Neuzwei Vintage Store, Weserstr.53, 12045 Berlin-Neukölln; map

Tue-Sat 13-19h

Charlotte Rausch was born and raised in Berlin, and lives in Neukölln. She is currently completing her master’s degree in Art History at Freie Universität, and spends her spare time writing articles, eating out and visiting museums.

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BARBARA RUSS RECOMMENDS: KIOSKO IL CALICE

BARBARA RUSS RECOMMENDS: KIOSKO IL CALICE

On the eastern edge of Walter Benjamin Platz stands a single chestnut tree, underneath which Enoteca Il Calice has set up a kiosk. Resembling a Parisian newspaper stand, it in fact offers Italian wines and cuisine. Placed around the “kiosko” are wine crate tables and wooden folding chairs. Gazing over the somewhat atypical yet peacefully quiet square, a symmetrical fountain on the west side catches my eye. Following the construction of the colonnades, architect Wolfgang Kil criticised their creators for having “built with great effort nothing more than “industrialized apartment blocks” from living stone”. I’m no specialist, but I do think this hidden part of Berlin provides space for contemplation. That’s why I like to come to Il Calice, read, have a glass of wine and enjoy the sun that bathes the square in light well into the evening. The philosopher Walter Benjamin, alas, had no affiliation to the square, as his family lived further south in Wilmersdorf. But I think he would have liked it. (Text: Barbara Russ / Photos: Il Calice)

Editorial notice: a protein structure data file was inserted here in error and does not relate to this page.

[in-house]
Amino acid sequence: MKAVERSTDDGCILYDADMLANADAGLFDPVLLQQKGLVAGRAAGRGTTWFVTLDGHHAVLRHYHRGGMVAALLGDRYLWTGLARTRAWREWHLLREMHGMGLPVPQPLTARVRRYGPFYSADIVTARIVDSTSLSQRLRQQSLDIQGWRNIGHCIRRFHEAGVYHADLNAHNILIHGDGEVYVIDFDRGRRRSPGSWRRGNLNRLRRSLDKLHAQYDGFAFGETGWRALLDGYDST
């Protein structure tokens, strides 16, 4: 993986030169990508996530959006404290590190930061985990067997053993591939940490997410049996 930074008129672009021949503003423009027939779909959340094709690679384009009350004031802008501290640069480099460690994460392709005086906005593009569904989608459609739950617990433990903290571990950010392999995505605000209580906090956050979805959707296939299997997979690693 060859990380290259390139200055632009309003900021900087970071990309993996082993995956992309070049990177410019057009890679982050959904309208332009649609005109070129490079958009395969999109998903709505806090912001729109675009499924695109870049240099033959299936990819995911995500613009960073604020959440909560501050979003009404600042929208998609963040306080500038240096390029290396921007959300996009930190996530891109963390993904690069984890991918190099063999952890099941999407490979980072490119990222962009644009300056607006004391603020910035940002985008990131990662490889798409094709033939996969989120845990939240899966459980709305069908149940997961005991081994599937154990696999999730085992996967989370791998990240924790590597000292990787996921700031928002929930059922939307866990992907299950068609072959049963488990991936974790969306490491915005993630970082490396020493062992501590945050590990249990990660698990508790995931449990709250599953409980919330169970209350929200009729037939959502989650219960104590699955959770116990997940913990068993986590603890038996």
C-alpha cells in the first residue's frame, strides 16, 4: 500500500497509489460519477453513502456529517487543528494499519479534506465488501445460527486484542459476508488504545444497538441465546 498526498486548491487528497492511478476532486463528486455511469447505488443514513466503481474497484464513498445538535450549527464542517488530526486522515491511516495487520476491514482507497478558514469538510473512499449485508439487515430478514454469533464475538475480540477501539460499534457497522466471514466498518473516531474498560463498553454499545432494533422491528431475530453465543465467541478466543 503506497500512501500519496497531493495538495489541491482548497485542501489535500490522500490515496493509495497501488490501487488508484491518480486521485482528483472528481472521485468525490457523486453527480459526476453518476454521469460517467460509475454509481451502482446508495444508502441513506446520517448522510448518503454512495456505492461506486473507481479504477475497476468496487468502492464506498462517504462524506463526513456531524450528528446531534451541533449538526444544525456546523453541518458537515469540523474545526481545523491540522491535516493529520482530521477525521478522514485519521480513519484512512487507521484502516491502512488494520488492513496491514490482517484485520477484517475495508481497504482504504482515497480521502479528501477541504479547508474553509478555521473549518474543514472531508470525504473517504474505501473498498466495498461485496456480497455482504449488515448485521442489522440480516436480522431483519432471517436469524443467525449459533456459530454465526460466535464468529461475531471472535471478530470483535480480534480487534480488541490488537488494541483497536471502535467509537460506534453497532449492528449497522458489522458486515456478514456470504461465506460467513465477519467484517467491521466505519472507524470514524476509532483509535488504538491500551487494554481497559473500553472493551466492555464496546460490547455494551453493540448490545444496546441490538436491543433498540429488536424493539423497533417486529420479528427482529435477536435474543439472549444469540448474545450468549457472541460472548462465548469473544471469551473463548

Kiosko Il Calice, Walter-Benjamin-Platz 4, 10629 Berlin-Charlottenburg; map
Mon-Sat 12-1h

Barbara Russ is a freelance journalist and translator. After having lived in Paris, New York and most recently in Düsseldorf, she has (finally) moved back to Berlin and is busy exploring her new Charlottenburg-Wilmersdorf neighborhood.

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MARIELLE KREIENBORG RECOMMENDS: ŠLJIVA

MARIELLE KREIENBORG RECOMMENDS: ŠLJIVA

Šljiva [pronounced "Shleeva"], a promising new addition to the Arminius Markthalle in Moabit, has what many (Berlin) restaurants still miss: the power of women fuelling it. Owner and Chef, Cathleen Potter left behind the security of her job in project management to devote herself to her passion project, a Balkan bistro which brings together the best of the region’s culinary culture on one menu. There’s “Karadjordjeva Schnitzel” filled with bacon & kajmak, homemade Serbian pasta (“Miinci”) and “Krempita” for dessert: a refreshing blend of baklava-like puff pastry and vanilla cream. When contemplating Balkan cuisine, mountains of meat may come to mind. That’s not the case at Šljiva, where Potter wants to do things differently: More enjoyment, less belly. Of course, the legendary “Ćevapčići” (grilled minced meat) is a menu mainstay, but here it comes served with vegetables, grilled octopus and my personal highlight: the specially-created Šljiva salad with celery, apple, walnuts, dried plums, mayonnaise and the delicious Duvan Čvarci (pork scratchings). To top it all off, the plum brandy “Šljivovica” — the namesake of this culinary journey through the Balkans — was offered as a digestif on the house. (Text: Marielle Kreienborg / Photos: Pamina Aichhorn)

Restaurant Šljiva, Arminiusmarkthalle, Arminiusstr.2-4 10551 Berlin-Moabit; map

Mon 18-22h, Tue-Fri 12-15h & 18-22h, Sat 12-23h

Having studied languages at Humboldt University, Marielle Kreienborg has been living in Neukölln for six years and working as a freelance writer reporting on Berlin and beyond.